I started bringing this to the attention of my LinkedIn colleagues through my Sunday debate and like me a lot of people were not familiar with it. Although a newish term for most, epistemic security is something relatively new and has come about through the development of social media and the ease of information sharing. It is a mixture of misinformation, disinformation and out right lies, usually used by rogue state actors or group with either a political, social or business agenda. It can be used by parties and businesses to create doubt about other businesses and people.
Why is this important to know about, well, most of the online activity is blindly shared with others through a mis-click, a link being distributed or through a friend liking something so you assume it is ok. Social media forms opinions, like it or not, you open an app and you are bombarded with masses of information and opinion and the information you read is not always correct or entirely factual.
Lets start with our online habits. The algorithm of the social networking sites and internet sites are thwart with AI (artificial intelligence) which monitors and creates a detailed profile or what you view, look at and even hover over for a couple of seconds. They will know which political party you align with, what websites are of interest to you and what your other interests are. This leads to targeted advertising for products and services which flash up on your socials, try comparing your Instagram to a friends and you will see that no two are really the same in respect to advertisements or products.
The important part of this is as before is the misinformation that is out there and what you are shown and who put it out there can come from a nefarious source or just blind click-norance (click-norance is my new word for blindly sharing information without a thought for likes and traffic)
Why is it a danger?
It is a danger because with the freedom of information and no real controls means you tend to believe what you read and believe what you see. I mean a story from the news or social media is 100% factually correct isn't it!! It really isn't, you have to realise that there are varying degrees of shock and awe to compel viewers to continue watching or click, and the stories are usually one sided with a message to influence and direct your opinion. For example, Heineken the Dutch lager firm had been spreading rumours in bars across the US about Corona Beer being fermented with urine. This coupled with the manufacturing reputation in Mexico at the time created a massive loss in revenue, this was 1986, so imagine how hard it was to correct this misinformation! Let me just say the smartness of this "rumour" was not new from the brewing industry. Back in 1742 it was actually a thing called leinting! This was a very cunning and very (very) slightly factual piece of misinformation being spread, which cost Corona millions in revenue and their manufacturing processes did not include leinting! But people bought into it because of misinformation, very little fact checking and it being from a trusted and reputational source made it "factual" .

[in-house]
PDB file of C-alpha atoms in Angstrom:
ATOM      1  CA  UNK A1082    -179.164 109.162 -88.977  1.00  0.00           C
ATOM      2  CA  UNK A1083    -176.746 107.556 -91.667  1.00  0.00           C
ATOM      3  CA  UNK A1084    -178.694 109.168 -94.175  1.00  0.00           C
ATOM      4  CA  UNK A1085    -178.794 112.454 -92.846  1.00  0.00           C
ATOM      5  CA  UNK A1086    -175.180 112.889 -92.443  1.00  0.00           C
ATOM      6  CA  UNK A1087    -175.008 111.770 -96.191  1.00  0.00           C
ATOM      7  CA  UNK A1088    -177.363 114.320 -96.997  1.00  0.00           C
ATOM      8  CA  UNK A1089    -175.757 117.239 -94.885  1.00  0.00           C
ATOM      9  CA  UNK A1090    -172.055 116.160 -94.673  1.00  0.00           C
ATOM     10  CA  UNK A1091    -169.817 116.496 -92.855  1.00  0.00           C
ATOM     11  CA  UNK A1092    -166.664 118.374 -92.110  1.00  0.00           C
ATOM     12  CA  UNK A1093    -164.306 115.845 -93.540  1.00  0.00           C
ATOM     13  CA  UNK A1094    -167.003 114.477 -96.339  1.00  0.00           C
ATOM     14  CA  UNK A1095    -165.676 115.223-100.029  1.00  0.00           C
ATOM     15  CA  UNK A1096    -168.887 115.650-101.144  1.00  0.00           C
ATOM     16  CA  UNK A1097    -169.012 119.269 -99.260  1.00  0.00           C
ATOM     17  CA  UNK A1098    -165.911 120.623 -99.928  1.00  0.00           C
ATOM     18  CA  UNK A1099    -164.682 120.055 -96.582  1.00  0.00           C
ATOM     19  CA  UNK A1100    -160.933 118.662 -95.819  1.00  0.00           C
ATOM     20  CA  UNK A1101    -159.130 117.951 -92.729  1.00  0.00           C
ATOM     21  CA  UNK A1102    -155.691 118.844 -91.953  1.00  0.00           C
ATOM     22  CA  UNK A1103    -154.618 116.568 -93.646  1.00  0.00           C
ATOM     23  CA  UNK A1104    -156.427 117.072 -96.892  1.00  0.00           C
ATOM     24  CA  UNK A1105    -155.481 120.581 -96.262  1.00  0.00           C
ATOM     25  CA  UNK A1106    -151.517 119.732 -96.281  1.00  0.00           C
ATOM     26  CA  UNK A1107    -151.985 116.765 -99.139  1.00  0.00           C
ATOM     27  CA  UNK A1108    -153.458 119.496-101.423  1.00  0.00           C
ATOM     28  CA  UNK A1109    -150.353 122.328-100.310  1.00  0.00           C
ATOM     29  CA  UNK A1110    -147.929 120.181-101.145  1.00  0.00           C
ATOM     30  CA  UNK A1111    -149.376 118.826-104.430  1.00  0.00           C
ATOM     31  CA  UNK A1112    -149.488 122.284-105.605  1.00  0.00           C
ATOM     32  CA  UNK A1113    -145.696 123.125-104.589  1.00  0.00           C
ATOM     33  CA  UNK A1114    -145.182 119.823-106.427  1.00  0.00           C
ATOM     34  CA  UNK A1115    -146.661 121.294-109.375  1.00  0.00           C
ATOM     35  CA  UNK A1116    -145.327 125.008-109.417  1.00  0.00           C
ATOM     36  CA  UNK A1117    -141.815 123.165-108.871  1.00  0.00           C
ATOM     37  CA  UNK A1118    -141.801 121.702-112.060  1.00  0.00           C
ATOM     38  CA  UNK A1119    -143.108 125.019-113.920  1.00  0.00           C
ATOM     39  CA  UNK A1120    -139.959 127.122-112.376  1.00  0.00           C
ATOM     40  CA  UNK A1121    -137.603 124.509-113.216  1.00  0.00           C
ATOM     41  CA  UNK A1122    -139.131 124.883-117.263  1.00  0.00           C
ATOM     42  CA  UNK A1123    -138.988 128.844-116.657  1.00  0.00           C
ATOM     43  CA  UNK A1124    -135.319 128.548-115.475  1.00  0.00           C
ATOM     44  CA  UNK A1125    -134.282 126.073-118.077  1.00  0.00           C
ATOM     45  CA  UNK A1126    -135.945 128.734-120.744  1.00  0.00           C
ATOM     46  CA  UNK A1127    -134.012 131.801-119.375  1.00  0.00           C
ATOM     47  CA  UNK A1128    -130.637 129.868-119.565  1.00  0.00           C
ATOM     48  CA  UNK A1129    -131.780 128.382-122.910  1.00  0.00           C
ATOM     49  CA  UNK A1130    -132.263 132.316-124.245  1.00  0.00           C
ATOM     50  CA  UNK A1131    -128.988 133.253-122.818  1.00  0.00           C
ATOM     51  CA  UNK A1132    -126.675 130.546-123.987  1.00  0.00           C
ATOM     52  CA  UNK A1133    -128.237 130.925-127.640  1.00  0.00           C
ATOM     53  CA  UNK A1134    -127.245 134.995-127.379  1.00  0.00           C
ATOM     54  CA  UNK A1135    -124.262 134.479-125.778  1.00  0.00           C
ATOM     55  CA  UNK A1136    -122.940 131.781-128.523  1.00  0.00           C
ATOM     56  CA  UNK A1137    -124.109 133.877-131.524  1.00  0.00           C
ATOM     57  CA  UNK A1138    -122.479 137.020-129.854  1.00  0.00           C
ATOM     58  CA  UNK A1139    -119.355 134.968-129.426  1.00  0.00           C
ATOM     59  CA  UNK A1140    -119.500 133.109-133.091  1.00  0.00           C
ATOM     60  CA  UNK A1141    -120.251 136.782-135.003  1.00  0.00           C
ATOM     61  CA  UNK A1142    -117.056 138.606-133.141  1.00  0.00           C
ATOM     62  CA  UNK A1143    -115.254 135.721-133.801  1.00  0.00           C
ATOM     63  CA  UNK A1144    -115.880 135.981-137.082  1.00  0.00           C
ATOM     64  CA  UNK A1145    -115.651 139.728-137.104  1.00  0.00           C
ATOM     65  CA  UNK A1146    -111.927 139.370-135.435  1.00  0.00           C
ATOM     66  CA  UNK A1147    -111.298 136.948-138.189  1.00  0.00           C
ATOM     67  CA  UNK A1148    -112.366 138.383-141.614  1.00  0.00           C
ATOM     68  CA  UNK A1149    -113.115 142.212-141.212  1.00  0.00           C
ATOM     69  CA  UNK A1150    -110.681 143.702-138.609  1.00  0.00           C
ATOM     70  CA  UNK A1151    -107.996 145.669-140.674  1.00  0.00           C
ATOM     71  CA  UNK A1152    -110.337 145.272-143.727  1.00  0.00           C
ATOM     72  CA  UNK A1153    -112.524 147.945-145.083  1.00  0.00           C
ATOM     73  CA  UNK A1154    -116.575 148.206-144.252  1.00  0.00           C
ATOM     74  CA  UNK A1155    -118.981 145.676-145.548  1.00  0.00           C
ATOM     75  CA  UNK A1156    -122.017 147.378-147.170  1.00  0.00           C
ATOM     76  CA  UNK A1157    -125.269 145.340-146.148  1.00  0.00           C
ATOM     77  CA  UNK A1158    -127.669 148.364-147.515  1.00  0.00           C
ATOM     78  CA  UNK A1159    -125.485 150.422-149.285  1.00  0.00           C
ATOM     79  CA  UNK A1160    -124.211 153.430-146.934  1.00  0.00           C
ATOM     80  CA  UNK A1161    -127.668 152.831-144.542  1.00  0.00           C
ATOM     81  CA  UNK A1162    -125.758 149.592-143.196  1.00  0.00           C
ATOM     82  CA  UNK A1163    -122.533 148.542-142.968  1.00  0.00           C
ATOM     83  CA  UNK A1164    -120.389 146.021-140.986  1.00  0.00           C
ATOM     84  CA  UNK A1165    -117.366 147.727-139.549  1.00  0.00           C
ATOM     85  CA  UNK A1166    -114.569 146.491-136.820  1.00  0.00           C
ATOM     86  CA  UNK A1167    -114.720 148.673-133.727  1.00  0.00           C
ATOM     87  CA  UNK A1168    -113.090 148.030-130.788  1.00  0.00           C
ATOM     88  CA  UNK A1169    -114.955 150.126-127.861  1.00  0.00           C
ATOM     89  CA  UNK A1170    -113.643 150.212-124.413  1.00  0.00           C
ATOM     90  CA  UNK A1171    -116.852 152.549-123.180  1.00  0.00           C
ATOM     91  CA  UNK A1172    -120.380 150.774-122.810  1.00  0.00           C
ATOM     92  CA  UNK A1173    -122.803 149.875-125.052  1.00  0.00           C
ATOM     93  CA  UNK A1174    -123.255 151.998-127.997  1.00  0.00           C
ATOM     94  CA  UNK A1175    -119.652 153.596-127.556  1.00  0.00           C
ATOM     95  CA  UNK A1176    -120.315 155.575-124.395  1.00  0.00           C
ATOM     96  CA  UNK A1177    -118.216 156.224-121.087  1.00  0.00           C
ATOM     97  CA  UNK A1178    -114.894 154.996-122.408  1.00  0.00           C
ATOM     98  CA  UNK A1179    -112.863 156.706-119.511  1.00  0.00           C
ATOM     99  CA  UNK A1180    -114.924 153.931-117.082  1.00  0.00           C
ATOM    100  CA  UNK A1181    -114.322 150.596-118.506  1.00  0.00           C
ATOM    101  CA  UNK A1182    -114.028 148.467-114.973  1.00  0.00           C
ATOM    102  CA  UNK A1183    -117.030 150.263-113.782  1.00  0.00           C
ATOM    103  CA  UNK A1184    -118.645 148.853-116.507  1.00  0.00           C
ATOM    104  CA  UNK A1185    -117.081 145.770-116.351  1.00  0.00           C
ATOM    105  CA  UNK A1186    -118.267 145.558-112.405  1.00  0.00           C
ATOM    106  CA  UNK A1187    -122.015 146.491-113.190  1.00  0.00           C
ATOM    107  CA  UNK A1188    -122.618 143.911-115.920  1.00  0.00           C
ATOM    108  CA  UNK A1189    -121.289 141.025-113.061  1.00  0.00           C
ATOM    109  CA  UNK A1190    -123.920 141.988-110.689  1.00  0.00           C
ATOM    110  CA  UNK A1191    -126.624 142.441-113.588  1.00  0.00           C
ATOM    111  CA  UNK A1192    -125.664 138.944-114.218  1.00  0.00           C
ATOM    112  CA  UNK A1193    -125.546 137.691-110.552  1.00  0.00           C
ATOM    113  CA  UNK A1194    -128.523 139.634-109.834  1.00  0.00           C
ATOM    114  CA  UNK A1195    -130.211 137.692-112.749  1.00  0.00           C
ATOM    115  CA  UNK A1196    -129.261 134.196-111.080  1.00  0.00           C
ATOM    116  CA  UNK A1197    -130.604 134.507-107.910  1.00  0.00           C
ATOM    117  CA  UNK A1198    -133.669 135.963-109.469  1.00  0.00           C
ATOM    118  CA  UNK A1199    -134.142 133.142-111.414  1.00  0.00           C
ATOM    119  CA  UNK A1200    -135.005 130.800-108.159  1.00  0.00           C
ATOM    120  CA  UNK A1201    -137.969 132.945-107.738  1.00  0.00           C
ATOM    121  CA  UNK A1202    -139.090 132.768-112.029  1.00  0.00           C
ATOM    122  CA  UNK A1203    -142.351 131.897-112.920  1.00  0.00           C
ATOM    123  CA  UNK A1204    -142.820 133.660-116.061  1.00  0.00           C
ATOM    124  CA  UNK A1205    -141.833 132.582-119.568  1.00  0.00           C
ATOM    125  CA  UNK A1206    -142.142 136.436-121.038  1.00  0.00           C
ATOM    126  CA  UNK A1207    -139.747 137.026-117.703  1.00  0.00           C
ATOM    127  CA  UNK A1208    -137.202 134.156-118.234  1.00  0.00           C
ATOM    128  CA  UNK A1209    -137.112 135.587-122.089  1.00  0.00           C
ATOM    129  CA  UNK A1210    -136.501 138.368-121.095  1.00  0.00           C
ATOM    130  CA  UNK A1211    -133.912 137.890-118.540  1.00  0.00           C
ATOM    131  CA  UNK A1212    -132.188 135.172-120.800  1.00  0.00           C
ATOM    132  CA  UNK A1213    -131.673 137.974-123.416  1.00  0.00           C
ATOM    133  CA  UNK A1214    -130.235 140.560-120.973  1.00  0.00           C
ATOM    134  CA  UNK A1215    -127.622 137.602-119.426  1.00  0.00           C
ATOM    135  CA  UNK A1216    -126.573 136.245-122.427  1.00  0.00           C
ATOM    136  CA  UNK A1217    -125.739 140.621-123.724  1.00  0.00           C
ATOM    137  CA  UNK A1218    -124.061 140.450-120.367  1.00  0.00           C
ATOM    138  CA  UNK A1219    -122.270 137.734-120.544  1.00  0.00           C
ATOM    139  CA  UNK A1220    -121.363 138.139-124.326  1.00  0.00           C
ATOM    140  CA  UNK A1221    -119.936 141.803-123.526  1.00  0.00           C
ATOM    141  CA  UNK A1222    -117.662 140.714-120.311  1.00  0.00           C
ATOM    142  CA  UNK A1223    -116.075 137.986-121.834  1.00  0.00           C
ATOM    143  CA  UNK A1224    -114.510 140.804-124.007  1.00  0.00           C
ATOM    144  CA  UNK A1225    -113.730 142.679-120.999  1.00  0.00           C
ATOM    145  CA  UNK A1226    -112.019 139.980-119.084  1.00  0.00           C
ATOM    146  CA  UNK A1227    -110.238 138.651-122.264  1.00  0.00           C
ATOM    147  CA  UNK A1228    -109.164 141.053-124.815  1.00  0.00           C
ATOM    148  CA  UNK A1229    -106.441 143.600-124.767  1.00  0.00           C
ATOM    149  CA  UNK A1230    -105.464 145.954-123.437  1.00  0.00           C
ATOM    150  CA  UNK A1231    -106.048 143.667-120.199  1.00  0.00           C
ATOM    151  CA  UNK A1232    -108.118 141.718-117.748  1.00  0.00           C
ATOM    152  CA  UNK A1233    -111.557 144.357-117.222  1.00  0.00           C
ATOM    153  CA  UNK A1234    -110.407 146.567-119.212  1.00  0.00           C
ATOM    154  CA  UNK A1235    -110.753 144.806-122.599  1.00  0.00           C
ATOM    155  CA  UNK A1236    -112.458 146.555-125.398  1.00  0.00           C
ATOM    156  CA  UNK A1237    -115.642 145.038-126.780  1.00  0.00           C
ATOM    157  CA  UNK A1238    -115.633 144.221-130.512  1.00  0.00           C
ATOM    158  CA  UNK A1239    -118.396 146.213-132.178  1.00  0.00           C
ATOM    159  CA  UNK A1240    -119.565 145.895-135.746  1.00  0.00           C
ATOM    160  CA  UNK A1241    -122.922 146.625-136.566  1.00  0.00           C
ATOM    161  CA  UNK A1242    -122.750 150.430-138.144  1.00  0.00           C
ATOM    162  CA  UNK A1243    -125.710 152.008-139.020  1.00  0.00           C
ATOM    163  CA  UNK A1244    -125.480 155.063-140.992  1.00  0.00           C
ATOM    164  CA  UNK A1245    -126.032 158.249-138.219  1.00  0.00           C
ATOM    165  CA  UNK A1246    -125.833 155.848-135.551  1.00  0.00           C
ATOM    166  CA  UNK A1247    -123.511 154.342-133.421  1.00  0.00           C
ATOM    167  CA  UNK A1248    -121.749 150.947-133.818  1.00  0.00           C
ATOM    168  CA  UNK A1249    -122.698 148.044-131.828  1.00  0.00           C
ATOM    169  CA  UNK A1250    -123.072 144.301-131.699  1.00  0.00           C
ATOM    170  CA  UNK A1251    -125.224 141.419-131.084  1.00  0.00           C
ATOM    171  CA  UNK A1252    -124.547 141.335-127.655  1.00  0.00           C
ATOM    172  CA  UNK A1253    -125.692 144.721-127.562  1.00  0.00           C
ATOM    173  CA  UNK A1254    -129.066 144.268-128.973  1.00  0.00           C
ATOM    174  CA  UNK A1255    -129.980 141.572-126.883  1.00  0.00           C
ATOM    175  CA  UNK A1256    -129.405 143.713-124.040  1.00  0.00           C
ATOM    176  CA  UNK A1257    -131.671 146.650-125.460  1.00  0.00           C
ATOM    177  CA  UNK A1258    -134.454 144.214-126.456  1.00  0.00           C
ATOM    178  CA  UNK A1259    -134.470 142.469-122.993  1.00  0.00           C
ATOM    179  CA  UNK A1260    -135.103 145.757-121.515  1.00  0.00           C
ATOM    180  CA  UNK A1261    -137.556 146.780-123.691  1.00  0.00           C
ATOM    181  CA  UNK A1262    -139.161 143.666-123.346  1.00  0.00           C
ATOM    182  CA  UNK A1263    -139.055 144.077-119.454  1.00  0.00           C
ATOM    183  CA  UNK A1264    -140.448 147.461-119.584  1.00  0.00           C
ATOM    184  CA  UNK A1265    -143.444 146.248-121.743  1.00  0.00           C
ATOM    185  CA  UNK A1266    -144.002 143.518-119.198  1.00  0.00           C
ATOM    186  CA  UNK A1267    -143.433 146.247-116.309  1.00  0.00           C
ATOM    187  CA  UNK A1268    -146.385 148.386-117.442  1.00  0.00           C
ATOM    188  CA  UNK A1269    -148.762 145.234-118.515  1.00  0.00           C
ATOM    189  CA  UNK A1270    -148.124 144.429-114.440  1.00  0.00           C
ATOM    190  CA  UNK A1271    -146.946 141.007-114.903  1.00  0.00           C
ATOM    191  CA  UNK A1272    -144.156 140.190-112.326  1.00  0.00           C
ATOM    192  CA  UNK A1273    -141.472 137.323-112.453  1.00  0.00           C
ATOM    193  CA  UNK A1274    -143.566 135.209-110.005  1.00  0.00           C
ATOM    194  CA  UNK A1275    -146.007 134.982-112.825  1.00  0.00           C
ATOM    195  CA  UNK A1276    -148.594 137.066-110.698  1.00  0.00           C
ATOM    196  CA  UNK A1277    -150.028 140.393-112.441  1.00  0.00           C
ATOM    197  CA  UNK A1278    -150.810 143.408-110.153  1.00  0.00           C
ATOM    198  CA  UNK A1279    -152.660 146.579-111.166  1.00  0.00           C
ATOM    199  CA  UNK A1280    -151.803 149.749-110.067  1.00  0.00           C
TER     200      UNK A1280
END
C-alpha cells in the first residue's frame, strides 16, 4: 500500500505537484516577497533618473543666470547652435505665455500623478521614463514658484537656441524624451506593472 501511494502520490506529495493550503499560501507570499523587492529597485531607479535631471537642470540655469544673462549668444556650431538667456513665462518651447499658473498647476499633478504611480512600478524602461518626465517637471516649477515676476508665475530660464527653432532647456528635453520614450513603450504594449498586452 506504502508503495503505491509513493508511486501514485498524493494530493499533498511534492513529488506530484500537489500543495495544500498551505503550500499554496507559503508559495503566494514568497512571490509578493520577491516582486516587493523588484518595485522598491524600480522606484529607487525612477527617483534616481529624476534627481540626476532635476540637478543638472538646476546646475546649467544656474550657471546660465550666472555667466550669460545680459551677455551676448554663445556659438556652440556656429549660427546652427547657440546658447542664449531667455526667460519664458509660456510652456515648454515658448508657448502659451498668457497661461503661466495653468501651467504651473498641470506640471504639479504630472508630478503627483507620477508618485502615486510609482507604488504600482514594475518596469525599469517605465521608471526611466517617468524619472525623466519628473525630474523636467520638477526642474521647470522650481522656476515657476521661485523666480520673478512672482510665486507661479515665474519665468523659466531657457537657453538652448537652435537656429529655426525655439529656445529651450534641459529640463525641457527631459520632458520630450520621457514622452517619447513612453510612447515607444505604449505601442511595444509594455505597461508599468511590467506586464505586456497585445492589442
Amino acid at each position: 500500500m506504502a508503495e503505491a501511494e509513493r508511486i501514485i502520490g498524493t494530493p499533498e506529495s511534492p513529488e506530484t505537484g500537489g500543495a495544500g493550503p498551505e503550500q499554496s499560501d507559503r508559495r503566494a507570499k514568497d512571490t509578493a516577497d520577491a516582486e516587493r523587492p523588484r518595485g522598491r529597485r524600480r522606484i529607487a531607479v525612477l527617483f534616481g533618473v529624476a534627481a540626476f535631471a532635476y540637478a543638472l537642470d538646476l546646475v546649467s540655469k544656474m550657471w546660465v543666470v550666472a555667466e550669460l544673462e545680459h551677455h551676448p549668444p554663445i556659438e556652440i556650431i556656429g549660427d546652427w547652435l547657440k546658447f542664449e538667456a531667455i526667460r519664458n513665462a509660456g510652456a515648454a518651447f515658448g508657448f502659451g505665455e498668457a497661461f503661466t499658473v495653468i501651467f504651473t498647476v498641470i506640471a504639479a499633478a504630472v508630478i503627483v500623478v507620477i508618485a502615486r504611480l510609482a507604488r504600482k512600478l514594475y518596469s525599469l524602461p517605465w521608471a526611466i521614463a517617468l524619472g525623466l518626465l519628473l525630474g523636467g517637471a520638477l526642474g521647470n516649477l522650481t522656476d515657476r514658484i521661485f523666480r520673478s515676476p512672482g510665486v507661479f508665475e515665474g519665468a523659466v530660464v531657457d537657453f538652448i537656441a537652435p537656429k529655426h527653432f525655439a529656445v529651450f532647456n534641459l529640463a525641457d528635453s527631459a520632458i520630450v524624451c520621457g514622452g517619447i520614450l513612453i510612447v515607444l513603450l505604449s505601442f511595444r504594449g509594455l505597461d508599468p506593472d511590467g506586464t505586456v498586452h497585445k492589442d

Now I move on to my take on what I call the Sheeple effect, where on social media there is a lot of information, even more misinformation, and not a lot of fact checking. People generally believe what they read on the web to be gospel truth, and with one click of the button, it is liked and shared millions of times. As more people like and share, the genuine belief it is real now makes it real and the sheeple will share and click and like.
Be careful what you believe and what you share and like, try to fact check if you can and remember that shock and awe is usually compelling you to act a certain way. If you keep this is the back of your mind then hopefully you will be more mindful when you click.